Myles Cavner 06-01-10
Child dies, 4 hurt as plane crashes in Fairview
By JAMES HALPIN, MEGAN HOLLAND and LISA DEMER, Anchorage Daily News, Published:
June 1st, 2010
Rescuers pulled four people from the wreckage of a sputtering small airplane that
crashed into a Fairview building during afternoon rush hour Tuesday but were unable
to save a preschool-age child before the crumpled airplane exploded in a ball of
The Cessna 206 had just left Merrill Field when it went down about 5:05 p.m. at
the intersection of Seventh Avenue and Ingra Street, setting an unoccupied car dealership
Police spokesman Lt. Dave Parker identified the people as a family of four and a
teenaged girl, possibly a babysitter. Father Preston Cavner, 34, mother Stacie Cavner,
32, and their 2-year-old son, Hudson, were taken Tuesday night to Legacy Emanuel
Hospital in Portland, Ore., Parker said. The couple's 4-year-old son, Miles, died
in the wreck, he said.
A 16-year-old, Rachel Ziempak, of Texas, was transported to Harborview Medical Center
in Seattle. She was not related to the family, Parker said.
Police said all four survivors were in critical condition.
The plane lay crumpled on the ground aside John Stepp's Auto Center, a vacant used
car dealership. Firefighters had the blaze under control by about 5:30 p.m., though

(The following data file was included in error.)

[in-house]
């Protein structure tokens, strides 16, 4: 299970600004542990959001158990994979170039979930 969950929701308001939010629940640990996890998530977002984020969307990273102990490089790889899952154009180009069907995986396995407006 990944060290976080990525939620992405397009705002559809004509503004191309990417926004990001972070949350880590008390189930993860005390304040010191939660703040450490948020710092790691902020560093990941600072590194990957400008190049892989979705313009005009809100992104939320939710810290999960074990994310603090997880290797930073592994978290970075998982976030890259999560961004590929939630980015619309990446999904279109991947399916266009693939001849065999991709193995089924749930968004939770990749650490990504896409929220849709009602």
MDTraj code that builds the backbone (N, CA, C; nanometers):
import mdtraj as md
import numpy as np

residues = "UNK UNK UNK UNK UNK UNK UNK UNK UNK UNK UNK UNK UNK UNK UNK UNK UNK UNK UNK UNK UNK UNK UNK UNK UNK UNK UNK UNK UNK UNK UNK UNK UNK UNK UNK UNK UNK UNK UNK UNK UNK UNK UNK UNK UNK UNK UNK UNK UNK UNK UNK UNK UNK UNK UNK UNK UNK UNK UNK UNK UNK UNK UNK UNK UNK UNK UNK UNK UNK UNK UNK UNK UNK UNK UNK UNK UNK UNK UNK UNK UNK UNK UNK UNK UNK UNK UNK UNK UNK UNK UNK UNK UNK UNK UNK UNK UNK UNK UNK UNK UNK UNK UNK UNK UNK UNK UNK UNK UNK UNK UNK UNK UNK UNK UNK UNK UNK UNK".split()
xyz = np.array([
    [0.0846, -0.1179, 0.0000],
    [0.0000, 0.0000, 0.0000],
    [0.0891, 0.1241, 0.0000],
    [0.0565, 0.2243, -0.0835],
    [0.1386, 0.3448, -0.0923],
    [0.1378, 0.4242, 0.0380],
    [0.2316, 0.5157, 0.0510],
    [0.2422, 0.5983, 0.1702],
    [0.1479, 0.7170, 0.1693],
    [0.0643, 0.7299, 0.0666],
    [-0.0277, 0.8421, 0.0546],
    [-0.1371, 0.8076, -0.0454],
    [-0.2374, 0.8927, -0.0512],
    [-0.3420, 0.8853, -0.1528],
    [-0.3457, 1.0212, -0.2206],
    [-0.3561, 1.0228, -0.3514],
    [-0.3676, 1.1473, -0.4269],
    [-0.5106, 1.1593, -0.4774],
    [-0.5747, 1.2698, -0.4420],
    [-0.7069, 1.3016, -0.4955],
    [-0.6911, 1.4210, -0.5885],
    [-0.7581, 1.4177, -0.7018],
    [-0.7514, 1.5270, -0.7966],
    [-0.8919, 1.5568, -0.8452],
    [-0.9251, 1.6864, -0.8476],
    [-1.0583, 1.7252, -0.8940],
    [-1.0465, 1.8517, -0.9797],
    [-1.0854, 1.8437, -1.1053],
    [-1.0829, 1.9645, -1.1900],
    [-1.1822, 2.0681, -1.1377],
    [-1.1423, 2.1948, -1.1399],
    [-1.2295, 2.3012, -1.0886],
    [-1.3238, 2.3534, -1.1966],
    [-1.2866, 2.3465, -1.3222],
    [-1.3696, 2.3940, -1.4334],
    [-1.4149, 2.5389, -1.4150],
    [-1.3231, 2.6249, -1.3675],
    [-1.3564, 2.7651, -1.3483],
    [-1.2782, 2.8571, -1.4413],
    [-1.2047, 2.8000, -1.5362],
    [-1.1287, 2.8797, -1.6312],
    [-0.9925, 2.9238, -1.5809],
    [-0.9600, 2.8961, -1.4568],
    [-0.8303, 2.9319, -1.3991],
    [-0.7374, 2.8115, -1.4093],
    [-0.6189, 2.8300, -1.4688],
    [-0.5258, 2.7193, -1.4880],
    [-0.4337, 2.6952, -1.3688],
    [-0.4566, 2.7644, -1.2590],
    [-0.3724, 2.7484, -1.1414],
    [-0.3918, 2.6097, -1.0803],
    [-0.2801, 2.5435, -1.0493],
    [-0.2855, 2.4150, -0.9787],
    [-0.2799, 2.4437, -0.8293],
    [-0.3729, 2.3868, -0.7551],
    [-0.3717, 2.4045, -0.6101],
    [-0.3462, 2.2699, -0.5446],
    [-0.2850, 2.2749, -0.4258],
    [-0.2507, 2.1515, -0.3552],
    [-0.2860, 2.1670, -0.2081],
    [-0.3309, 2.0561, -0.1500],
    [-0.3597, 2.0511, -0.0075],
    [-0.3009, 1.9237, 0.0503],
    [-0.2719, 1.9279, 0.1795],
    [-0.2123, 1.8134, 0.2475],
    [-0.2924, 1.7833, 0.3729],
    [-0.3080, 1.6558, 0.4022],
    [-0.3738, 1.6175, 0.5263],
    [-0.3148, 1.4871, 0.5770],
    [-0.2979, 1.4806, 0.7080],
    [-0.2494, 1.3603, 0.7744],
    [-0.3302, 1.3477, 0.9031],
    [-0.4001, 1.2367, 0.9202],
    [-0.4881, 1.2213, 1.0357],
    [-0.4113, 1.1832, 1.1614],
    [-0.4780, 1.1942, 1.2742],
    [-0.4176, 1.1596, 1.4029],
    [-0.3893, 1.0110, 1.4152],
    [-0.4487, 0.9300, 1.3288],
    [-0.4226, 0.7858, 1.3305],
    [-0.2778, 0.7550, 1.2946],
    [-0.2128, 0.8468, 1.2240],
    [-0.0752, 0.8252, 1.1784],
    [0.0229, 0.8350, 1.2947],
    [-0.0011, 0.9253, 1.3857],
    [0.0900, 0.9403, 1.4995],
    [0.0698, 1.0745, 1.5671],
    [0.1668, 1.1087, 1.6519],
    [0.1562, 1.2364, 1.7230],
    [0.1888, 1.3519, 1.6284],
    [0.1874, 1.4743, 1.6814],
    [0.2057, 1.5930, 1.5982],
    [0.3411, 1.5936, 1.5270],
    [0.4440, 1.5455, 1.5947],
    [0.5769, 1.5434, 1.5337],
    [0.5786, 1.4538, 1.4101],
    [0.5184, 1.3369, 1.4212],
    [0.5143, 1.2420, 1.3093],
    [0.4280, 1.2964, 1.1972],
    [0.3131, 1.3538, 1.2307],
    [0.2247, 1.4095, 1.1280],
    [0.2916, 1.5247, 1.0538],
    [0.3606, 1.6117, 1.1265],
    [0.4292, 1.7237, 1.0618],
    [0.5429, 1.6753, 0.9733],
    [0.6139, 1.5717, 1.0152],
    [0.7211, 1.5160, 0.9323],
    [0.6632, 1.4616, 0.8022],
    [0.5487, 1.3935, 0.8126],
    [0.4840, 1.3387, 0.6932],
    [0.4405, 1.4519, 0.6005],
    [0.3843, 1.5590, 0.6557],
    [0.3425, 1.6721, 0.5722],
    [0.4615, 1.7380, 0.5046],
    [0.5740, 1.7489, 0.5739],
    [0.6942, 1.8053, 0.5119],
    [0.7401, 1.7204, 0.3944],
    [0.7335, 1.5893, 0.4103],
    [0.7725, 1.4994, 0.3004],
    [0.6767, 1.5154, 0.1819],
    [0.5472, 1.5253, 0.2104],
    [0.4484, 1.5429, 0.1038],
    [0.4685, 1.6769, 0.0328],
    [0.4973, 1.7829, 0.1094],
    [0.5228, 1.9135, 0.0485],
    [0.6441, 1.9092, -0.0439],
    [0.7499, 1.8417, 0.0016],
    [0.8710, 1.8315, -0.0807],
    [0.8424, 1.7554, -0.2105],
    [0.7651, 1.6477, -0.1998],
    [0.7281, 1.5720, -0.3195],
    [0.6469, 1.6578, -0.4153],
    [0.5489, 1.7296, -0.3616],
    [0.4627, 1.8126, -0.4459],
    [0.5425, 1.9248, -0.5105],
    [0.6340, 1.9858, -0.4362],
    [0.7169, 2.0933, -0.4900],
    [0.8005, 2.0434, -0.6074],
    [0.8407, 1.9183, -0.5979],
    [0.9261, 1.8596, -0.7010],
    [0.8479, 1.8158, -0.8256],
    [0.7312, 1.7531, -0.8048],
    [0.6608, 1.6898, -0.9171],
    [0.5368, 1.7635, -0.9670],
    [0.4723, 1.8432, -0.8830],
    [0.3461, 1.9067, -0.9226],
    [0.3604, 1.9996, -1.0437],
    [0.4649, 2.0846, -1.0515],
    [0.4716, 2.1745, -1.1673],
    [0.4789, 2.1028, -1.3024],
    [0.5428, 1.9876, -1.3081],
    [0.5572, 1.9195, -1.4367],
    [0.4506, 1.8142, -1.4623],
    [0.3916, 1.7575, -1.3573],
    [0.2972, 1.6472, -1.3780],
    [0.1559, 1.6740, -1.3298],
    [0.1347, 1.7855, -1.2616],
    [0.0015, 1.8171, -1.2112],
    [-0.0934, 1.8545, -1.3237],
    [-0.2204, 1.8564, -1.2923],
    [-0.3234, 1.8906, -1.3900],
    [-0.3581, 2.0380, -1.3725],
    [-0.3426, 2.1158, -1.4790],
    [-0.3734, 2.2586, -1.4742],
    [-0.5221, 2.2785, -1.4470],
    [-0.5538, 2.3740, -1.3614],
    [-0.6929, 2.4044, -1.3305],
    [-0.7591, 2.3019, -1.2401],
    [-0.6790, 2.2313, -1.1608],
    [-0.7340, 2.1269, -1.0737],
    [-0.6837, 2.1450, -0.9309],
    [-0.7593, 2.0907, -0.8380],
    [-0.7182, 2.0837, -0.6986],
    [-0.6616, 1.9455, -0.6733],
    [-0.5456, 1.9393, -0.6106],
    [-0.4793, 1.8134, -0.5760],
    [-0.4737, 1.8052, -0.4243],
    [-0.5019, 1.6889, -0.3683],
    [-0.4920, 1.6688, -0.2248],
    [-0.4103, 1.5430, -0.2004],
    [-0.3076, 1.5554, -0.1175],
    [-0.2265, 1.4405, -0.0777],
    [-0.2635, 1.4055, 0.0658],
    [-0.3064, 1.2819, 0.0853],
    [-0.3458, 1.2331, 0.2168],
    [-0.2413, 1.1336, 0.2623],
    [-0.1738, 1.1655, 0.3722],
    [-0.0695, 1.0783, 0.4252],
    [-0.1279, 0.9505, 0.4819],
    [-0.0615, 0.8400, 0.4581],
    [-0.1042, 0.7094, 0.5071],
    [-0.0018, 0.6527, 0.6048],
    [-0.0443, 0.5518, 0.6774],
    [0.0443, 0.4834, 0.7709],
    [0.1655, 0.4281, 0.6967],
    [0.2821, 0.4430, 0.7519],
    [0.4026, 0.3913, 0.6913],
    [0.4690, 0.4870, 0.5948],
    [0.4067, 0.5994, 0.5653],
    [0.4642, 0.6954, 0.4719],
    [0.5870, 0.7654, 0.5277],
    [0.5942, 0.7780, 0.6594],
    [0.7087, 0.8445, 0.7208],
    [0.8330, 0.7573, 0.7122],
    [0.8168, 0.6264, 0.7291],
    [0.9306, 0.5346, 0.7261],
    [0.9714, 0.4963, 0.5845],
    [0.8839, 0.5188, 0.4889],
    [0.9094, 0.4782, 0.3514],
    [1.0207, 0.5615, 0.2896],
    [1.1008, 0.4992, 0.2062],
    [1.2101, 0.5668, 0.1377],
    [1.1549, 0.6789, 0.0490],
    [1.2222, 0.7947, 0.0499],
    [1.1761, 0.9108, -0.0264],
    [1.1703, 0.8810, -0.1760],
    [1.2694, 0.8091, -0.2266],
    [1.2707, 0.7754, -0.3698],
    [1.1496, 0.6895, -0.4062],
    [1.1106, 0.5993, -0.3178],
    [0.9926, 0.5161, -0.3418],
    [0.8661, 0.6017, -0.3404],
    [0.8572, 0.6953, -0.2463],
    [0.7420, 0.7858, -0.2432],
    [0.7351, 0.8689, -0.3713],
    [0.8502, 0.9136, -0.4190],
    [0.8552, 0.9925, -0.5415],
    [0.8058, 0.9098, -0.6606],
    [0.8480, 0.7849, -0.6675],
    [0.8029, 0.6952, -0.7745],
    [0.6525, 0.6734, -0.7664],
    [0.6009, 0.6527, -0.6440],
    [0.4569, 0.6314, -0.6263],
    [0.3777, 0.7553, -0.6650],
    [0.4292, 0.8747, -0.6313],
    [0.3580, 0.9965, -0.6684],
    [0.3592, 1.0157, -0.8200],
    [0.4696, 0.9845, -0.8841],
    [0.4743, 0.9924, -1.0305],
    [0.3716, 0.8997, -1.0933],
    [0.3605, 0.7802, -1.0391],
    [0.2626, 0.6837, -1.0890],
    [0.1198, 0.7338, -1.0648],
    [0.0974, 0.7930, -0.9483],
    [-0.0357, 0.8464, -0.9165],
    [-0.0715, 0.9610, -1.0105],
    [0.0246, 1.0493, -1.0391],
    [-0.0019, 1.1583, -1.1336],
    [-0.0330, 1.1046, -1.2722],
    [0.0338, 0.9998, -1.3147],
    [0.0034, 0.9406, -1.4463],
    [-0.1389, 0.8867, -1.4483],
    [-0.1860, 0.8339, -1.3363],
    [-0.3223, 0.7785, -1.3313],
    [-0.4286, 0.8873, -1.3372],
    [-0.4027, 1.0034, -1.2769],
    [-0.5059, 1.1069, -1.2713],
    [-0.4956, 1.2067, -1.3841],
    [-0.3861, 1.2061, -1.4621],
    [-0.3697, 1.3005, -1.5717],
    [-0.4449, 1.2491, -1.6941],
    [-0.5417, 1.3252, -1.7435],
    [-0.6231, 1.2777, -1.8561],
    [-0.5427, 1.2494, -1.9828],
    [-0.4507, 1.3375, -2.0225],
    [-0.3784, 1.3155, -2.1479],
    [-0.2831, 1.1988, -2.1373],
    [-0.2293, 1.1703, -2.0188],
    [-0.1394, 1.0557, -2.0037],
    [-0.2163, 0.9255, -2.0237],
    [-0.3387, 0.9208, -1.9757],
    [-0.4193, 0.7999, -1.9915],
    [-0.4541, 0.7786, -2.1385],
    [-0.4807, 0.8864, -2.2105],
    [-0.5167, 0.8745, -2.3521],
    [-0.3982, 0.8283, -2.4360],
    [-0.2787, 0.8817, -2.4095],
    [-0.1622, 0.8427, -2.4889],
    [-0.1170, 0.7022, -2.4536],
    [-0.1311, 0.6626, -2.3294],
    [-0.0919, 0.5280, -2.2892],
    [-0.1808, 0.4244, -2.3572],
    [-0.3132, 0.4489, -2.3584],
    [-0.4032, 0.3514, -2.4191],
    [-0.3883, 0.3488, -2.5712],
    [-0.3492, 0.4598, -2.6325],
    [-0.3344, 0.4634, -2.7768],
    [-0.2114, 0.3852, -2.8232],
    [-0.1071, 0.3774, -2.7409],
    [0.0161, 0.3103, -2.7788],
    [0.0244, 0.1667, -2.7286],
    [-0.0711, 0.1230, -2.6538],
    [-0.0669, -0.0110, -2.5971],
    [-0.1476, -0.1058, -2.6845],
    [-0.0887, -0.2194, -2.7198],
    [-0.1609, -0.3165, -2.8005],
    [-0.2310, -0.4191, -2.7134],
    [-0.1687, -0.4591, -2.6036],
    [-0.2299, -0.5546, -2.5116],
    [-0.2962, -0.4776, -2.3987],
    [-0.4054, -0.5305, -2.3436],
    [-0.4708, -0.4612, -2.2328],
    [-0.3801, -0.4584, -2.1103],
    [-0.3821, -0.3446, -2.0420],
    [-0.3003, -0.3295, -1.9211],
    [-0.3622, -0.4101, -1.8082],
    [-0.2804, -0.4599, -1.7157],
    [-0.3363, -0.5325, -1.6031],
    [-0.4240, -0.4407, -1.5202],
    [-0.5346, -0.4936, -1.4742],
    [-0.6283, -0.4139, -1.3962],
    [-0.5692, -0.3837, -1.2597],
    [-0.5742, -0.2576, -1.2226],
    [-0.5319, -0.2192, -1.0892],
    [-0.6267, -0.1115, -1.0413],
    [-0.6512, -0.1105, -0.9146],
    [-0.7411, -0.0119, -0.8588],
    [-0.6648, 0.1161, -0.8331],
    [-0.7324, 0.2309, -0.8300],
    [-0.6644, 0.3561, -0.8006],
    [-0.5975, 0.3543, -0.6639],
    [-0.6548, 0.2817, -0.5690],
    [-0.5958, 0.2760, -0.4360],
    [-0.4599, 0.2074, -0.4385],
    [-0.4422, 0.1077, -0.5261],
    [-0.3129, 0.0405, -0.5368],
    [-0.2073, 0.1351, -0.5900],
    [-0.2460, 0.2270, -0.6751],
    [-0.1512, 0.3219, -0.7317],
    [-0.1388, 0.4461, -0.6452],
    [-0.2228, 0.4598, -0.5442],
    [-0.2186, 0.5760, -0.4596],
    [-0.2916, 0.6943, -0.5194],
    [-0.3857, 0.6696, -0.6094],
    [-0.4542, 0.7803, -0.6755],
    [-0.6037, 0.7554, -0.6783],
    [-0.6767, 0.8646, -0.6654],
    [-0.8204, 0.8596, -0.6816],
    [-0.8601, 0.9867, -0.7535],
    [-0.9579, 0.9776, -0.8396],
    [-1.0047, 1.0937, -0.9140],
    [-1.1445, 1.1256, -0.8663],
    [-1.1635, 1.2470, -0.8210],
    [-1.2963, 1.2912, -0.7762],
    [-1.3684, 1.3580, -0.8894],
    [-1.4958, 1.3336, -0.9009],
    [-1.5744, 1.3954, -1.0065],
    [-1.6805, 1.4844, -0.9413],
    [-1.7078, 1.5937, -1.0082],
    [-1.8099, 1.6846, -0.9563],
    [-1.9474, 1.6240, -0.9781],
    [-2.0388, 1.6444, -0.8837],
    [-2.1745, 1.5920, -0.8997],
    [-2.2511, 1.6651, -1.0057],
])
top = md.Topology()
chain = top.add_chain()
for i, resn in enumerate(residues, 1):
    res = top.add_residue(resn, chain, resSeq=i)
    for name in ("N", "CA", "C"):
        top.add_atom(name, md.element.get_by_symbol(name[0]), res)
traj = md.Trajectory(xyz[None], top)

they continued to pour water on the building and on the plane, where the child's
"There were a bunch of citizens that heard the crash and came over, trying to get
people out," said Anchorage police Sgt. Mike Kerle. "As they were here, the flames
started. At one point, one of the fuel tanks exploded and that's how the building
caught on fire. They tried to get everybody out, but the fire was just too intense
and they couldn't do it."
Paramedics and police from all over the city rushed to the scene, closing down a
large section of Ingra Street to all traffic.
The people pulled from the wreck were initially treated on the street by medics.
Some of the victims were covered by aluminum blankets.
Witnesses reported the airplane was in obvious trouble before the crash. Adan Hernandez,
31, was heading home from work biking south on Karluk Street when the plane rumbled
"It was so loud, it hurt my ears. It rang my head," he said. "It started to wobble,
like left to right, in the air. I realized this wasn't going to be good."
He heard it hit and rode toward the sound, just a couple of blocks away.
Some witnesses reported that the airplane, which was heading west from Merrill airfield,
clipped the Ingra House, a rooming facility on the east side of the street, before
wobbling down through a power line and hitting the ground, sliding into the northeast
corner of the Stepp building on the west side of Ingra. A piece of airplane, possibly
a wing or tail tip, had broken off and was visible in the parking lot across Ingra
from the crash site.
Inside Ingra House, Michael Chester, 29, was in his third-floor room facing John
Stepp's when he heard an engine revving loudly followed by a loud smack against
the building. To him, it sounded like a NASCAR in-car camera when a driver hits
the wall, he said.
"Just smack, crunch. I know that sound and it's not good," Chester said. "I looked
out and I seen the plane just kind of hitting and then kind of bounced up a little
When Hernandez reached the scene, there was at least one police officer there and
more kept coming. People in the area stopped and rushed to help get the passengers
out of the smoking airplane.